Read as much as you want on BostonGlobe.com, anywhere and anytime, for just 99¢.

Celtics Live

109

102

Final

Record settlement reached for New Bedford cleanup

A former New Bedford manufacturing company has agreed to pay more than $366 million — the largest cash settlement in the history of the federal Superfund program — to clean up the PCB-laden New Bedford Harbor within seven years.

The South Carolina-based AVX Corp., whose predecessor, Aerovox Corp., operated an electrical capacitor plant on the harbor for more than three decades until the 1970s, agreed to the cash settlement to accelerate dredging of the harbor. PCBs are considered a probable human carcinogen.

Continue reading below

“This settlement is a victory for the people of the Commonwealth,’’ said Governor Deval Patrick. “These funds will allow us to expedite the ongoing clean-up efforts at the Harbor Site in order to protect the environment and the public health of our residents.”

New Bedford Harbor is New England’s oldest and largest Superfund site and was listed as one of the nation’s filthiest properties in 1983. The area is so polluted people are warned not to eat seafood from the 18,000-acre harbor and nearby Acushnet River estuary.

Cleanup costs for the harbor have already hit $450 million but federal regulators recently estimated that at the current rate of spending, around $15 million a year, it would take 40 years and $1 billion to finish the cleanup. The announcement today means it will be done in five to seven years.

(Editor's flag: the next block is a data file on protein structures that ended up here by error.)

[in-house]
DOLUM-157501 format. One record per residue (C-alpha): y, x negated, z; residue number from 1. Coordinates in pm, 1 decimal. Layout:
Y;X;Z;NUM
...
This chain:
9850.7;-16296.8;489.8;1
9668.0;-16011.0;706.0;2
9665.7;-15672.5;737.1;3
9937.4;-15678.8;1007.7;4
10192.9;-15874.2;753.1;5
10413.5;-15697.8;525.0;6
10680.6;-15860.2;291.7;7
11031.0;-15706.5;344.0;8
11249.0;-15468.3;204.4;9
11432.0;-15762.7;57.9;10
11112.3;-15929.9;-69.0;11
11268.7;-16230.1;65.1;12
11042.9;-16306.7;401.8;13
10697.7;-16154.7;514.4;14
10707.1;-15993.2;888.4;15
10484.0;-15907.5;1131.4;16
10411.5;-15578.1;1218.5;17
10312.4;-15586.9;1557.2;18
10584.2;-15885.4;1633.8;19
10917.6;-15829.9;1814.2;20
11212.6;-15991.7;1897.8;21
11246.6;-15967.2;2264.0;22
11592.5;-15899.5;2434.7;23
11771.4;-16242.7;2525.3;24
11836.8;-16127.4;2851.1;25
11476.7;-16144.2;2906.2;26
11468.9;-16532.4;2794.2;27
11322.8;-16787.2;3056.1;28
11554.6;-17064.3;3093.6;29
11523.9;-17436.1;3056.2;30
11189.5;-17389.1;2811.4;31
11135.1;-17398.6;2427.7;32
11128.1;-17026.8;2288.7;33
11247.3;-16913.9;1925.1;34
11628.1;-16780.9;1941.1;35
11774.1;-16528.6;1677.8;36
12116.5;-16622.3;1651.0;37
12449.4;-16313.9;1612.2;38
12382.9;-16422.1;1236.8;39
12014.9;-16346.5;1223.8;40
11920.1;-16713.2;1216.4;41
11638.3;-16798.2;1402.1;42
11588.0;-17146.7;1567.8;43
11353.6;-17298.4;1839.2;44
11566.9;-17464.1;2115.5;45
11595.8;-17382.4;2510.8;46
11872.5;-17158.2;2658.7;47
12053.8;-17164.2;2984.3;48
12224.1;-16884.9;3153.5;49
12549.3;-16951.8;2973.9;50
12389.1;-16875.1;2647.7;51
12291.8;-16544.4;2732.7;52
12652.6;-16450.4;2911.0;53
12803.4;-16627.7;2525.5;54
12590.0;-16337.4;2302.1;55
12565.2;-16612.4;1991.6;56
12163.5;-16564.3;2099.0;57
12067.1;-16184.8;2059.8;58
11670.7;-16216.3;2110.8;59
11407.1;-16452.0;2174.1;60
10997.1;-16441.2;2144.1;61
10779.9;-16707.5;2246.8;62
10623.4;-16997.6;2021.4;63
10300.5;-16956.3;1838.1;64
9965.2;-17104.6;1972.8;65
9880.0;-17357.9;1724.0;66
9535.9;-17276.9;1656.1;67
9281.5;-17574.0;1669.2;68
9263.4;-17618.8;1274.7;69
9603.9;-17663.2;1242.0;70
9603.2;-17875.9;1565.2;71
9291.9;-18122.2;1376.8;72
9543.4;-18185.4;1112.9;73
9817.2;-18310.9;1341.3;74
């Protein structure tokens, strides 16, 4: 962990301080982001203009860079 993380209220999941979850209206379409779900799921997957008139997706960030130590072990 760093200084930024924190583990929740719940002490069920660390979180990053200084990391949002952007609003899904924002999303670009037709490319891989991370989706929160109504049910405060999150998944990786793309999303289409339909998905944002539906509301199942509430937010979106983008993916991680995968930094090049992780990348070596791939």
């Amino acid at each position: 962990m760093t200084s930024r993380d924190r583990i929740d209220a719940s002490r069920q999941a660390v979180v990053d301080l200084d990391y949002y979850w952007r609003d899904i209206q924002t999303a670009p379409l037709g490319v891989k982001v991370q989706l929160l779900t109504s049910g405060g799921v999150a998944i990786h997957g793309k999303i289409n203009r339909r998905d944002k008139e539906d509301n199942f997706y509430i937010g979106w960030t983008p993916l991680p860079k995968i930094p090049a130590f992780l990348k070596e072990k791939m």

The money will be split between the US Environmental Protection Agency and the state to dredge the soil and dispose of it off-site.

“Thanks to this record settlement, those who live and work along the harbor will see a significant reduction in risk to humans and the environment, and people will not have to wait decades to begin to enjoy the harbor’s natural resources,’’ said Kenneth Kimmell, commissioner of the Massachusetts Department of Environmental Protection. “As the natural resources return to vitality, so will tourism, recreation and redevelopment for harbor-side communities.”

Loading comments...

You have reached the limit of 5 free articles in a month

Stay informed with unlimited access to Boston’s trusted news source.

  • High-quality journalism from the region’s largest newsroom
  • Convenient access across all of your devices
  • Today’s Headlines daily newsletter
  • Subscriber-only access to exclusive offers, events, contests, eBooks, and more
  • Less than 25¢ a week